Why online voting may be a solution to voter apathy among digital natives?
Published on June 19th, 2020 for College Green Group.
Sophia G. is Head of Research at College Green Group and Resident Blogger covering all sections of the business.
Voter apathy is a predominant problem for elections worldwide. With voter turnout decreasing in the world’s largest democracies, and voter participation for the under 35s is declining, there may be a need to shake things up in the election world. The best solution may be adding an online voting option for smaller-scale elections so that digital natives can use a form of voting more suited to their needs.
Why Online Voting and Why for Digital Natives?
Online voting poses a challenge for older generations who may require assistance with the use of mobile phones, tablets or computers. Digital natives, or people born or brought up during the age of digital technology and familiar with computers and the Internet from an early age, are most suited to online voting as the process will not require them learning new skills.
Unlike traditional voting methods, online voting would not require individuals to go to a polling place, but allow them to vote from any location and at any time of day. Not only would this mean that digital natives who are in university can vote in any election without having to leave their campus or class. it would also mean that they wouldn’t even have to be in the country, or go to an embassy to vote if they found themselves overseas during an election.
Online voting is also better for digital natives who are students. Postal voting would require a stable address which students often don’t have, while online voting wouldn’t. Additionally, unlike postal voting, online voting is most accessible to the disabled and visually impaired. Moreover, for younger generations, online voting represents a method of interaction they were born into and increases the enthusiasm for its use.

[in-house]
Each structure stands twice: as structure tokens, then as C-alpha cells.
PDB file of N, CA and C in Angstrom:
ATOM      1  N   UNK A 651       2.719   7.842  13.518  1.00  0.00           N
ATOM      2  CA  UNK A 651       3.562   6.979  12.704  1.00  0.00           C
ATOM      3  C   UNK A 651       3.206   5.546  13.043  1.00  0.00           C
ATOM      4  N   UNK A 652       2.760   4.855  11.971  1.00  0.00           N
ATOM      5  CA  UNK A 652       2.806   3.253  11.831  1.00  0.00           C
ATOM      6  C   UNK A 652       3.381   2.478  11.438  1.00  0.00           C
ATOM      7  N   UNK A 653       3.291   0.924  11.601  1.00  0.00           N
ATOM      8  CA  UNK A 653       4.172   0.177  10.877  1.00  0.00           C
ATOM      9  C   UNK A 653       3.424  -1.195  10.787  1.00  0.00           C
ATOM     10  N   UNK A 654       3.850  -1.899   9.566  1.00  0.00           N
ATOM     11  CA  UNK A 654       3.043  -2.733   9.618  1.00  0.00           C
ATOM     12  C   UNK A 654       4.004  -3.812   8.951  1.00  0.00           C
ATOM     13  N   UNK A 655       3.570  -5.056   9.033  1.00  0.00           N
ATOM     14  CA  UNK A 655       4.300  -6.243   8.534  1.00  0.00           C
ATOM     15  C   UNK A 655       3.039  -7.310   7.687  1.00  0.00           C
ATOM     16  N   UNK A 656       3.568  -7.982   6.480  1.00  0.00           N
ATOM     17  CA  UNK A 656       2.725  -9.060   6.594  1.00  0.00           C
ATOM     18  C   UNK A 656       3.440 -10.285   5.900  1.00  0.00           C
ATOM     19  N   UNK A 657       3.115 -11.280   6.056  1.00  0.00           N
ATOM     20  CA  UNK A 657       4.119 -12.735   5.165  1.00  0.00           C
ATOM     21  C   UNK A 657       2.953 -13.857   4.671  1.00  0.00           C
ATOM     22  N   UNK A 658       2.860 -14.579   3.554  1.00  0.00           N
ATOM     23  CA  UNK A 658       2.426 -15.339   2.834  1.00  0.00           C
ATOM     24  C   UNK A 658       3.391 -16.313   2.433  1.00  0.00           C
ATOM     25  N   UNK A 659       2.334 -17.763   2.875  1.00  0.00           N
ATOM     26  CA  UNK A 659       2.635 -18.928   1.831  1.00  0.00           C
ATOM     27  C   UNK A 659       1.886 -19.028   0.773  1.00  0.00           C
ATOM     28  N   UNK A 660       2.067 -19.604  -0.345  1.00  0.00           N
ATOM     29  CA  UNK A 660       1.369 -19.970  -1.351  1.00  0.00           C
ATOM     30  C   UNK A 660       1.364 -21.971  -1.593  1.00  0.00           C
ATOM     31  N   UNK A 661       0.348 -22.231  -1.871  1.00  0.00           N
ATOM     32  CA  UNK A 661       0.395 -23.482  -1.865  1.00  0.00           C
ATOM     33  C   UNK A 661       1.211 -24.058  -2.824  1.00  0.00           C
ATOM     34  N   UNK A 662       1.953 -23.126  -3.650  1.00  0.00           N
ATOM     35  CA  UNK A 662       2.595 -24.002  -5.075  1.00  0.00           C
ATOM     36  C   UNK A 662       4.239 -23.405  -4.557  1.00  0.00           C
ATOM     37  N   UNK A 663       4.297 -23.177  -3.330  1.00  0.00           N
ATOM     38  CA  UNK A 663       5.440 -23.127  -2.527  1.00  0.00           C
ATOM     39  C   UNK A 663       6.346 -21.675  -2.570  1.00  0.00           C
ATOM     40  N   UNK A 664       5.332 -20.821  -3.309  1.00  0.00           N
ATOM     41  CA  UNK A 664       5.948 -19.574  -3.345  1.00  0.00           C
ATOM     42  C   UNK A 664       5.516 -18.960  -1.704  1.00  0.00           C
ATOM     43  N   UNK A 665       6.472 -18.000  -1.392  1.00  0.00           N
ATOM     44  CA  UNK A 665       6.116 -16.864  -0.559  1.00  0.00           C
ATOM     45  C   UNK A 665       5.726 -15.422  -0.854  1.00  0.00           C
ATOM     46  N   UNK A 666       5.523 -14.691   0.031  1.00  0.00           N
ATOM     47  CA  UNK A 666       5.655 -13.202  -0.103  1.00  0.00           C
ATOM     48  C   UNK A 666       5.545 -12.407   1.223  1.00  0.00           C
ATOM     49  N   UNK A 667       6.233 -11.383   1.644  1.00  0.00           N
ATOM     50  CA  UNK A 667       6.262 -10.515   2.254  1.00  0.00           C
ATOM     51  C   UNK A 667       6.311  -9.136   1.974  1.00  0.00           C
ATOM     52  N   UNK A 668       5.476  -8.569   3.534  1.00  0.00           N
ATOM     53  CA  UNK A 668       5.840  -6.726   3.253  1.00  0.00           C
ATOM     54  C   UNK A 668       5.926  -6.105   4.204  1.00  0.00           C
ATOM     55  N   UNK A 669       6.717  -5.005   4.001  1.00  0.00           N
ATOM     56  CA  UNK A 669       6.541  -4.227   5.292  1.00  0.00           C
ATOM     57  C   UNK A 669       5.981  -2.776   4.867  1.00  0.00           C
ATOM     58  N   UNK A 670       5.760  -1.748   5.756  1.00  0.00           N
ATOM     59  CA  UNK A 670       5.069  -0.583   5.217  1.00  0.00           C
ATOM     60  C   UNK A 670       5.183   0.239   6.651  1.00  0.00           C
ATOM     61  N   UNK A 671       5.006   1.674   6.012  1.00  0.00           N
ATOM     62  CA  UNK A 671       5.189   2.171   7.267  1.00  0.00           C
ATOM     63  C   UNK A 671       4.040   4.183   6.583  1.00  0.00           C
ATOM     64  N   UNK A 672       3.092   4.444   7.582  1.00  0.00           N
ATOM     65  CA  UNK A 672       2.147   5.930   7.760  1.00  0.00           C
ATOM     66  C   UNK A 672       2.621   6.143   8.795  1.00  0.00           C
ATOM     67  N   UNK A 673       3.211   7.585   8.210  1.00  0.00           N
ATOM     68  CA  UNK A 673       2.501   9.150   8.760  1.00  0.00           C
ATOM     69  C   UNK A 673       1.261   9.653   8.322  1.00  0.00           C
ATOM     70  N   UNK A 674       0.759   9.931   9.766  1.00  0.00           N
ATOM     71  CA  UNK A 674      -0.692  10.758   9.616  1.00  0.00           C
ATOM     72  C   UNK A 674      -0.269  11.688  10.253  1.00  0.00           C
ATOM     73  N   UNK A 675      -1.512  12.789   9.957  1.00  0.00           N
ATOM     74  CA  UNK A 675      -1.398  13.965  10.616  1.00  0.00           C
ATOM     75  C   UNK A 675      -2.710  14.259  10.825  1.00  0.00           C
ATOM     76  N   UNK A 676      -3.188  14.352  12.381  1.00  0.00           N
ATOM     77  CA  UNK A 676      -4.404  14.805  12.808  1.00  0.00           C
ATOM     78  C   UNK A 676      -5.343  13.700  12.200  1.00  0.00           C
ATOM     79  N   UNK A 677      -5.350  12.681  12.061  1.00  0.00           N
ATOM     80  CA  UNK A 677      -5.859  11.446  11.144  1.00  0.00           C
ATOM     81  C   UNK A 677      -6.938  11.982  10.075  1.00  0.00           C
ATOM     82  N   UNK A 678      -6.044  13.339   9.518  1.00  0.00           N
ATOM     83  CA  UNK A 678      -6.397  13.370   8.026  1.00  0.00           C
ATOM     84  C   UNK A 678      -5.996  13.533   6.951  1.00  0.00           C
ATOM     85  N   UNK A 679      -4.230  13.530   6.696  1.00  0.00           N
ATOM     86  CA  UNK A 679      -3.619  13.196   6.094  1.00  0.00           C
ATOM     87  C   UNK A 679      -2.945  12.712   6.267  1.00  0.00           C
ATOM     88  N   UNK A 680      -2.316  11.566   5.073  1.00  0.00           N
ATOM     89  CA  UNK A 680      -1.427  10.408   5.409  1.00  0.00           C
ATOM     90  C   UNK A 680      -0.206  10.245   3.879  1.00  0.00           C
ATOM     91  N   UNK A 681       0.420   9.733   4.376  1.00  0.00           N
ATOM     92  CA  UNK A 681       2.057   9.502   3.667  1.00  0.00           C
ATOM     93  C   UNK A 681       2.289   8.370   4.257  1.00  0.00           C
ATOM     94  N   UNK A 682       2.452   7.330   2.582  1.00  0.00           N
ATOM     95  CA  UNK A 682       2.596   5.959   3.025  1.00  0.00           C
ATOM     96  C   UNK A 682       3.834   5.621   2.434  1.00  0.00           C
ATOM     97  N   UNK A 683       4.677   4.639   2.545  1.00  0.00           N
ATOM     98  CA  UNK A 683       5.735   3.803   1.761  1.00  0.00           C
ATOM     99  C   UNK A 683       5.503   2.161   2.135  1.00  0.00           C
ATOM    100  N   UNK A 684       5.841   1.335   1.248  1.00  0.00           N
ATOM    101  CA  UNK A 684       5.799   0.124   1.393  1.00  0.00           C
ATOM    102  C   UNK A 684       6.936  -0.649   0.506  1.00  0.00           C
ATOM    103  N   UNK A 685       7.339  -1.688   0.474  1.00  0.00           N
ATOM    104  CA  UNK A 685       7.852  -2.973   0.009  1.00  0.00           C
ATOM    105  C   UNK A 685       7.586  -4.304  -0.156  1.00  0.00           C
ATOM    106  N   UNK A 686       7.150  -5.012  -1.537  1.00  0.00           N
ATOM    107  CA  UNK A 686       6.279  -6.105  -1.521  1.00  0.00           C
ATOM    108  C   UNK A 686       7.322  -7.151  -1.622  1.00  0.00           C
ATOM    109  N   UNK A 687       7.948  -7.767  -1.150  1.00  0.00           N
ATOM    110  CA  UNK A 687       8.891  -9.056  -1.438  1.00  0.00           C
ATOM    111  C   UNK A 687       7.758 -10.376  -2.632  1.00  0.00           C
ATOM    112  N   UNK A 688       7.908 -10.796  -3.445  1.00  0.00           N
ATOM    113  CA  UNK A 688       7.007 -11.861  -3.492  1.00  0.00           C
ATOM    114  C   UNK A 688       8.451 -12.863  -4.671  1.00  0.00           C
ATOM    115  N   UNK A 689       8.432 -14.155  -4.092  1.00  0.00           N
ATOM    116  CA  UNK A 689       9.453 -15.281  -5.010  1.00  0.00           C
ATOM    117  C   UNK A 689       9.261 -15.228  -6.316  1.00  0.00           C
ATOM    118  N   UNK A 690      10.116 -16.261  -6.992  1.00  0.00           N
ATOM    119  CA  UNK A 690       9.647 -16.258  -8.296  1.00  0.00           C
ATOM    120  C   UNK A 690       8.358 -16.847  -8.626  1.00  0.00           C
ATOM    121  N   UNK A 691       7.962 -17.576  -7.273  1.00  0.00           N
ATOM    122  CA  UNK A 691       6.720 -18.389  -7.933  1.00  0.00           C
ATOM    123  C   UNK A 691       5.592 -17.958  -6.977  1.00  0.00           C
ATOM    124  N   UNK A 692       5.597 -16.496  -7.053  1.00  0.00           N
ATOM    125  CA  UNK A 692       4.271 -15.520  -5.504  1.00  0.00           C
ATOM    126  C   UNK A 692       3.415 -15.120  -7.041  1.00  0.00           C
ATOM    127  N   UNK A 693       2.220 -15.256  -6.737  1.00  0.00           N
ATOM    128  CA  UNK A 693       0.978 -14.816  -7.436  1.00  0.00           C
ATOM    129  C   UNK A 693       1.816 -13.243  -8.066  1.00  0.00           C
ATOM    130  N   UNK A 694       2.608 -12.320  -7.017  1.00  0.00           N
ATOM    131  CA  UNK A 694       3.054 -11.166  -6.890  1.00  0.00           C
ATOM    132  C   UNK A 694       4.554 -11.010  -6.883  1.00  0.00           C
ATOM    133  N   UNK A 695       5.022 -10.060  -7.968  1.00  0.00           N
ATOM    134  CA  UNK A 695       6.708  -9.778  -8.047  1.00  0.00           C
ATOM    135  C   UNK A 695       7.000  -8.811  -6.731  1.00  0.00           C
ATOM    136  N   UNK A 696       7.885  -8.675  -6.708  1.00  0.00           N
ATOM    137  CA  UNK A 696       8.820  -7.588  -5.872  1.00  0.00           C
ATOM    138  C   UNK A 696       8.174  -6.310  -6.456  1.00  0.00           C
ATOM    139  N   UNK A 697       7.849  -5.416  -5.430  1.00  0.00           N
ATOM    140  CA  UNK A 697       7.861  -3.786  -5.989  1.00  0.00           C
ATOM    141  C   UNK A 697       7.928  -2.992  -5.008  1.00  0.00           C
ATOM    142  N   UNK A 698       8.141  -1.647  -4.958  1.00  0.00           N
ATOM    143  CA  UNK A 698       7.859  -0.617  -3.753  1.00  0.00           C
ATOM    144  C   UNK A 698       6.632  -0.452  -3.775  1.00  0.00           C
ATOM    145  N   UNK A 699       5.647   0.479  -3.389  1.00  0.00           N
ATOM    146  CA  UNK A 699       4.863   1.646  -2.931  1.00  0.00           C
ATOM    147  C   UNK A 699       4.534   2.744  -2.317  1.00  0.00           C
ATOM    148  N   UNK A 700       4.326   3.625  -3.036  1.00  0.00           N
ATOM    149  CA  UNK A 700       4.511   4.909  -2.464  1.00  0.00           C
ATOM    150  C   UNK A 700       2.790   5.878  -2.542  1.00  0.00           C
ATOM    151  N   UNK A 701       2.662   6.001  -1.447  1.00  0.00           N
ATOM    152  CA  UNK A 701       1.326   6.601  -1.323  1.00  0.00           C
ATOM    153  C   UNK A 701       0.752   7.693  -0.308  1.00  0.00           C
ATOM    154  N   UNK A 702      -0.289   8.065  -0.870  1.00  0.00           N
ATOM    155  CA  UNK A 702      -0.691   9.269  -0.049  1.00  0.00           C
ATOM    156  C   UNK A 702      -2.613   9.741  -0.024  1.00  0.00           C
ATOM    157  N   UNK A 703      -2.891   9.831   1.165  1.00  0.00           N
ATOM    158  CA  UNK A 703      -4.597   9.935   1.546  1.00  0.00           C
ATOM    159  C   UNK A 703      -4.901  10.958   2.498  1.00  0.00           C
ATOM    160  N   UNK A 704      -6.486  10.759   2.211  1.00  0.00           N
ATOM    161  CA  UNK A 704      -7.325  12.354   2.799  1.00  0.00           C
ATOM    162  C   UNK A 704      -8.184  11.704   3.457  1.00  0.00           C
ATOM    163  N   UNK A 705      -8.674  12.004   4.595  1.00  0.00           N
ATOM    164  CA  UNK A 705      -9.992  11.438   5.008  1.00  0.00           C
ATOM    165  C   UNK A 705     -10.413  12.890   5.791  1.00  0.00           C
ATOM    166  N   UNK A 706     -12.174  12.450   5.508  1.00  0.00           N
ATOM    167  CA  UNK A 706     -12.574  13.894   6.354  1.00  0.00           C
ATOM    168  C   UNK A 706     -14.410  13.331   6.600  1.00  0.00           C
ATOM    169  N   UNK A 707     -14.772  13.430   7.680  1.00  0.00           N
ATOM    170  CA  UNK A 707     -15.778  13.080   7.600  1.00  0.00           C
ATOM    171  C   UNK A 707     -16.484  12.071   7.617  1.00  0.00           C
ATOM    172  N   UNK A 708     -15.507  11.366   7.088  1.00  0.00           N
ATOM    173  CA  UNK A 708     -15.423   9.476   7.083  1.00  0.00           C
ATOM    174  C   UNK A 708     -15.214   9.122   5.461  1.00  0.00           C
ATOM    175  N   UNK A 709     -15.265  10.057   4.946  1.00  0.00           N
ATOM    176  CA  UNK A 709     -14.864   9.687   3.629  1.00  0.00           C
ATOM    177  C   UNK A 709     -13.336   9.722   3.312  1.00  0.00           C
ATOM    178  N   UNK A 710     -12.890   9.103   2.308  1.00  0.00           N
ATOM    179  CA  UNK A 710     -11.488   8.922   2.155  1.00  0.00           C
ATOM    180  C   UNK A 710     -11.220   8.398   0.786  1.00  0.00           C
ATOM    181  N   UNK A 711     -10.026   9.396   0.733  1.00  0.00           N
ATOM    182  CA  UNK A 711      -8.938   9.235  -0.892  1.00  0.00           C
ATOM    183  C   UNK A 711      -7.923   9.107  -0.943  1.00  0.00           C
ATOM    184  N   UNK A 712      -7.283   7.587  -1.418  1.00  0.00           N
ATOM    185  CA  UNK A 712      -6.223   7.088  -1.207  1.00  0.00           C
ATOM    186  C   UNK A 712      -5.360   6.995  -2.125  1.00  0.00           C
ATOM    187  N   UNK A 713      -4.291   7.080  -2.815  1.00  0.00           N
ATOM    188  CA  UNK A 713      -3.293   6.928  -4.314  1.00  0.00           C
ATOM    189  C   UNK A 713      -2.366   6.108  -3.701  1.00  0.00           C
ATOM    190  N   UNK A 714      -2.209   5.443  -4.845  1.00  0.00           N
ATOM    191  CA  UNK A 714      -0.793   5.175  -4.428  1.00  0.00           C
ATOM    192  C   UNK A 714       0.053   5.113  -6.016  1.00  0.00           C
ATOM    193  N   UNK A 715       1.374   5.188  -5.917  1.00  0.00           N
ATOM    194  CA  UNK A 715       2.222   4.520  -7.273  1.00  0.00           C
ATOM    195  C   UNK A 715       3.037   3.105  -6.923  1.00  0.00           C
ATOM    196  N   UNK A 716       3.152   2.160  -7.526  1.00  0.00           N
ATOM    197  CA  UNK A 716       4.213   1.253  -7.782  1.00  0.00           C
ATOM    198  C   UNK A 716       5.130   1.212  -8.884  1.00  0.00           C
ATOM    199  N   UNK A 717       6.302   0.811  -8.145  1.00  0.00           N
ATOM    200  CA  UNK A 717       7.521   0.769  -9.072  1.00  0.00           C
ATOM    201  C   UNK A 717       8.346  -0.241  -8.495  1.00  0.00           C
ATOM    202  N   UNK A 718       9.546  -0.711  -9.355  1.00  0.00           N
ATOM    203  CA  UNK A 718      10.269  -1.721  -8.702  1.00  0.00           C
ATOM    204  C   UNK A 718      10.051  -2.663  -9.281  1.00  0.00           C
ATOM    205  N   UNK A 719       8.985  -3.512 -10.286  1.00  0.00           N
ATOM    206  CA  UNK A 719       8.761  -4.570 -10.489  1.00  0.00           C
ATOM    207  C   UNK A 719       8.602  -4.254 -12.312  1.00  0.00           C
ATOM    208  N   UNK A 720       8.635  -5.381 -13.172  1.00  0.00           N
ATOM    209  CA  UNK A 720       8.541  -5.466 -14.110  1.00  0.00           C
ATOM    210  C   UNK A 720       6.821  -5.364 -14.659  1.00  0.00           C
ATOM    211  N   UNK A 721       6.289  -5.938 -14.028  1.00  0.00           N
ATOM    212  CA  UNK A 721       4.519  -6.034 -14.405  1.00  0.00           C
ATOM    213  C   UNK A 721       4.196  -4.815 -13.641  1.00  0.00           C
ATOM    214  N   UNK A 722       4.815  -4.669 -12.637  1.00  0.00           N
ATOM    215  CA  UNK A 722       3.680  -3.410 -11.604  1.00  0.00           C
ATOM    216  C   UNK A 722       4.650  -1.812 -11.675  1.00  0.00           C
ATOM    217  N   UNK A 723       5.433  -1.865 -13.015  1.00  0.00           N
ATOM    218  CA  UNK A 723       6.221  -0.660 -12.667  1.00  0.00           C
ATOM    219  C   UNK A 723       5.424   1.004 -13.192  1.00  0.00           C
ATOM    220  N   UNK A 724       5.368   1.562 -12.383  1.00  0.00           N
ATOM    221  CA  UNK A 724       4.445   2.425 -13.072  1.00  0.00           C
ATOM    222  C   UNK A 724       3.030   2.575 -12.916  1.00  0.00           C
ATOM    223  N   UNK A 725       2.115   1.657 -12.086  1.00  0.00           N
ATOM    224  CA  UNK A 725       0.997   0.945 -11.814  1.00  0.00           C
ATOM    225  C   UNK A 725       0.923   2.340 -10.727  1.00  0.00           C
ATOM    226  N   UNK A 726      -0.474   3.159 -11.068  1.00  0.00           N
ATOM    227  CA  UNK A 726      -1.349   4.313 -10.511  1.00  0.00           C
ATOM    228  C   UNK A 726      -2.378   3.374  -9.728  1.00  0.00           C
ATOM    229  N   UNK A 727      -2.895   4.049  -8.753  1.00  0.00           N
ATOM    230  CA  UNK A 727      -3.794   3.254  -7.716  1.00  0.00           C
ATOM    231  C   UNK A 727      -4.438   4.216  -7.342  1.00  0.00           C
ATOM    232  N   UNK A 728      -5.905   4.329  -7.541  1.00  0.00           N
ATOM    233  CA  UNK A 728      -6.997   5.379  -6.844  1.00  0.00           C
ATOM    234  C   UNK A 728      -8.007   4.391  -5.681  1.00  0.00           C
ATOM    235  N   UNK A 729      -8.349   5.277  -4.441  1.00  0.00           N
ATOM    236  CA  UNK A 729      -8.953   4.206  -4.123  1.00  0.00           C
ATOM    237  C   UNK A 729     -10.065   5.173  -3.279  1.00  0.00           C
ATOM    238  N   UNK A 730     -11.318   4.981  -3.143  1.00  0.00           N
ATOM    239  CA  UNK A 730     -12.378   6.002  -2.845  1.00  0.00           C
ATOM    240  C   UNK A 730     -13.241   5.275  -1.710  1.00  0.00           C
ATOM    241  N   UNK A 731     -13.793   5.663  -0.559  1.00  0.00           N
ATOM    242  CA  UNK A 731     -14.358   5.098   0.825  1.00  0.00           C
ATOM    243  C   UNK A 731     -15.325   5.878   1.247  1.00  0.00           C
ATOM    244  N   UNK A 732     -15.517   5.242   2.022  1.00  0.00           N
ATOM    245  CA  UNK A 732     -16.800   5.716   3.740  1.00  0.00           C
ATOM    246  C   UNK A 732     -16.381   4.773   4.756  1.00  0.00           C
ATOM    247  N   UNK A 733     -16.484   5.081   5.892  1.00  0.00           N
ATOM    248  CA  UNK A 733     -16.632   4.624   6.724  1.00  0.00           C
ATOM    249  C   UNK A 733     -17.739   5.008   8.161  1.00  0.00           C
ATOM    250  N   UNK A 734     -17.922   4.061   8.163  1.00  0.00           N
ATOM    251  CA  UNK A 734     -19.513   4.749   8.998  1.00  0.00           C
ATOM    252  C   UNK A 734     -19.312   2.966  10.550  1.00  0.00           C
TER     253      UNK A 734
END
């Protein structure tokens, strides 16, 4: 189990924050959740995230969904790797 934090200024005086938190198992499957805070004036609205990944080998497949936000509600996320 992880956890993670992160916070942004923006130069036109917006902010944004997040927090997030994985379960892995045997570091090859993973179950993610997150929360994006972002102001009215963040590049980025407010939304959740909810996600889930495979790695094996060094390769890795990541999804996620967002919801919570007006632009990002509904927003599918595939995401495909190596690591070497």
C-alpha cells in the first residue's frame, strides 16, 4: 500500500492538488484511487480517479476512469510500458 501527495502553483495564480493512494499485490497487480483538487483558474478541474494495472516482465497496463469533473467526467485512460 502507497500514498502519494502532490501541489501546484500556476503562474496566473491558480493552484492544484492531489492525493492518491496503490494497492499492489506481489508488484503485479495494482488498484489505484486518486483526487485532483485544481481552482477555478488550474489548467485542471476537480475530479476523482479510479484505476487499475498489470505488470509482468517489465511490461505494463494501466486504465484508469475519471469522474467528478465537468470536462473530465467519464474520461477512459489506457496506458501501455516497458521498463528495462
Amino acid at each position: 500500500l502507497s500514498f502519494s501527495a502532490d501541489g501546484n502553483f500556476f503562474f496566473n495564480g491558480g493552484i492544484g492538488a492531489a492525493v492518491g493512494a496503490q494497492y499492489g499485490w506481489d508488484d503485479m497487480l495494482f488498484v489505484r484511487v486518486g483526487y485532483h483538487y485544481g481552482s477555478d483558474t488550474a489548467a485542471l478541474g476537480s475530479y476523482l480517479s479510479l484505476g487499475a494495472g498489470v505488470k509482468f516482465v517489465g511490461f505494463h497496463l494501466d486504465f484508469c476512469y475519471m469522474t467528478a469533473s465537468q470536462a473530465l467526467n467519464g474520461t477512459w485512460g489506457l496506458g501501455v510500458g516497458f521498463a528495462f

The Potential Pitfalls.
Online voting often raises concerns when it comes to lack of control in terms of security and privacy. Many believe that the lack of supervision by a third party would mean that there was a higher likelihood of coercion or hacking. One of the solutions offered was to keep online voting for lower stake elections. It is true that local elections, which some consider lower stake, do have a larger problem when it comes voter turnout. According to the Guardian in local and European elections in the UK, youth turnout has been less than 20%, the lowest among the longest-standing 15 members of the EU.
There are many solutions to the problem of security, such as end to end encryption or using a confidential personal identification code. However, developing, setting up, and checking online voting infrastructure and related systems can be very high. Therefore, introducing online voting slowly, and using each time it is used to improve upon the existing system may be the best solution the problem
So… Is It Worth It?
The short answer is definitely yes. Online voting could improve turnout and participation in elections for digital natives and younger generations. Though there are many issues to consider, making are democracy more participatory is worth the long term investment. It is inevitable that the world will continue to move into the digital direction, and elections should not lag behind and continue to progress and evolve with the times.
Wolfson, Sam. (18 May, 2017) How do you solve Britain’s youth voting crisis?
Decman, Mitja. (October, 2018) ‘Online Voting on a Smaller Scale: The Potential for Digital Natives’, ResearchGate
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